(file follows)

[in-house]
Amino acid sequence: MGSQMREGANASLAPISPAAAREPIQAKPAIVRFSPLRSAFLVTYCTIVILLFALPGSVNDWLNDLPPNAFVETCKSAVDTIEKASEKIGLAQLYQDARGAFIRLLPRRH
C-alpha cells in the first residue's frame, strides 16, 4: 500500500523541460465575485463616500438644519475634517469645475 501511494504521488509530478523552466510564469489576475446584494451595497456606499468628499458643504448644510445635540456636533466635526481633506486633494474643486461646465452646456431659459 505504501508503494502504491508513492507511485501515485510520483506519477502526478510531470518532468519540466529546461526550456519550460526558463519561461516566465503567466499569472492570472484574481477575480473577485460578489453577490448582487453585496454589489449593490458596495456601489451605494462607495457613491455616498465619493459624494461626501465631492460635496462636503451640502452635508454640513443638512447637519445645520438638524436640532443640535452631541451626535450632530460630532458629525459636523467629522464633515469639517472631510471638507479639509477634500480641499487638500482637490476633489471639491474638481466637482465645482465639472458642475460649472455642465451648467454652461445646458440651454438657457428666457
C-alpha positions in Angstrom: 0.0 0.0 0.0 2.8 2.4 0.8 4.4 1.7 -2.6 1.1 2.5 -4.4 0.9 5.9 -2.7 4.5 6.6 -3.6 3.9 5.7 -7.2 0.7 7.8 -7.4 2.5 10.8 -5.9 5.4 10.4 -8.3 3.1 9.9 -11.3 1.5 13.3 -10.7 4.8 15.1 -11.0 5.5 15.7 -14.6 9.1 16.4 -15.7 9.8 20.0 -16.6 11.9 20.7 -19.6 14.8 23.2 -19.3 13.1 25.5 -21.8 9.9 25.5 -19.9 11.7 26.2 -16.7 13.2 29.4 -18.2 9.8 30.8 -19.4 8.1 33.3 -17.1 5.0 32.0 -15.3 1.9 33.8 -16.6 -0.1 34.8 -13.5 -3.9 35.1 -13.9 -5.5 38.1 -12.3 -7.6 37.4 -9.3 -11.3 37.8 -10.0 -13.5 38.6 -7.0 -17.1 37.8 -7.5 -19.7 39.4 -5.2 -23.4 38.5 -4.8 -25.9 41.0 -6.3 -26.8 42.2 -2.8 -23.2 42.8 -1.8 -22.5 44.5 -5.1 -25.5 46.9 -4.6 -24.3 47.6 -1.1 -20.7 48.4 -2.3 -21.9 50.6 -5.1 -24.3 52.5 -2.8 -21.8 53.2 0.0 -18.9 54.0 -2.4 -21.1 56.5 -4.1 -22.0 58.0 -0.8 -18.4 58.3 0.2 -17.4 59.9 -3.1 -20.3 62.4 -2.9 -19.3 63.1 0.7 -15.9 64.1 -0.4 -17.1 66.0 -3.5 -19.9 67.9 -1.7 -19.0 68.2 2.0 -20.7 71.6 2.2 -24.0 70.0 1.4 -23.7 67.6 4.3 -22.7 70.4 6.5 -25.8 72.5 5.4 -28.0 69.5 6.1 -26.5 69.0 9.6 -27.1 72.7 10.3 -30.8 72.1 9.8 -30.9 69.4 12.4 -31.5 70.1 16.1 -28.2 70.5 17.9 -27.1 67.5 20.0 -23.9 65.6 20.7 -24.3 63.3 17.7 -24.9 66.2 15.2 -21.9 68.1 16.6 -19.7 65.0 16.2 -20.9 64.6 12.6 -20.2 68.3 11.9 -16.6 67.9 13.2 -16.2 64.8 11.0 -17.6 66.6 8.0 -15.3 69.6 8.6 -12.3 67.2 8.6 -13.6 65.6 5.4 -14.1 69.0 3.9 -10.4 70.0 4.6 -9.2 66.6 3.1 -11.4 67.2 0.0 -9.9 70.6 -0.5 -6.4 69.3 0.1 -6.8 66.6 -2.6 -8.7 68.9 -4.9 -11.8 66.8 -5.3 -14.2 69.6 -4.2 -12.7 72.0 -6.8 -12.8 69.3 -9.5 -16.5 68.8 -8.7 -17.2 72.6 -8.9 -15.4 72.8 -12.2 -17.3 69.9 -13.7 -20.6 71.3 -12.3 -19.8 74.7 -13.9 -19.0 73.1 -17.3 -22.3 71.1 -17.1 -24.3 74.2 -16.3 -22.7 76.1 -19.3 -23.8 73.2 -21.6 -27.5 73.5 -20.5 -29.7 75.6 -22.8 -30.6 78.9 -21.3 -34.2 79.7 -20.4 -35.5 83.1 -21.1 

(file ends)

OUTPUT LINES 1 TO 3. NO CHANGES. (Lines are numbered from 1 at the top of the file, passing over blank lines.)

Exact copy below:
[in-house]
Amino acid sequence: MGSQMREGANASLAPISPAAAREPIQAKPAIVRFSPLRSAFLVTYCTIVILLFALPGSVNDWLNDLPPNAFVETCKSAVDTIEKASEKIGLAQLYQDARGAFIRLLPRRH
C-alpha cells in the first residue's frame, strides 16, 4: 500500500523541460465575485463616500438644519475634517469645475 501511494504521488509530478523552466510564469489576475446584494451595497456606499468628499458643504448644510445635540456636533466635526481633506486633494474643486461646465452646456431659459 505504501508503494502504491508513492507511485501515485510520483506519477502526478510531470518532468519540466529546461526550456519550460526558463519561461516566465503567466499569472492570472484574481477575480473577485460578489453577490448582487453585496454589489449593490458596495456601489451605494462607495457613491455616498465619493459624494461626501465631492460635496462636503451640502452635508454640513443638512447637519445645520438638524436640532443640535452631541451626535450632530460630532458629525459636523467629522464633515469639517472631510471638507479639509477634500480641499487638500482637490476633489471639491474638481466637482465645482465639472458642475460649472455642465451648467454652461445646458440651454438657457428666457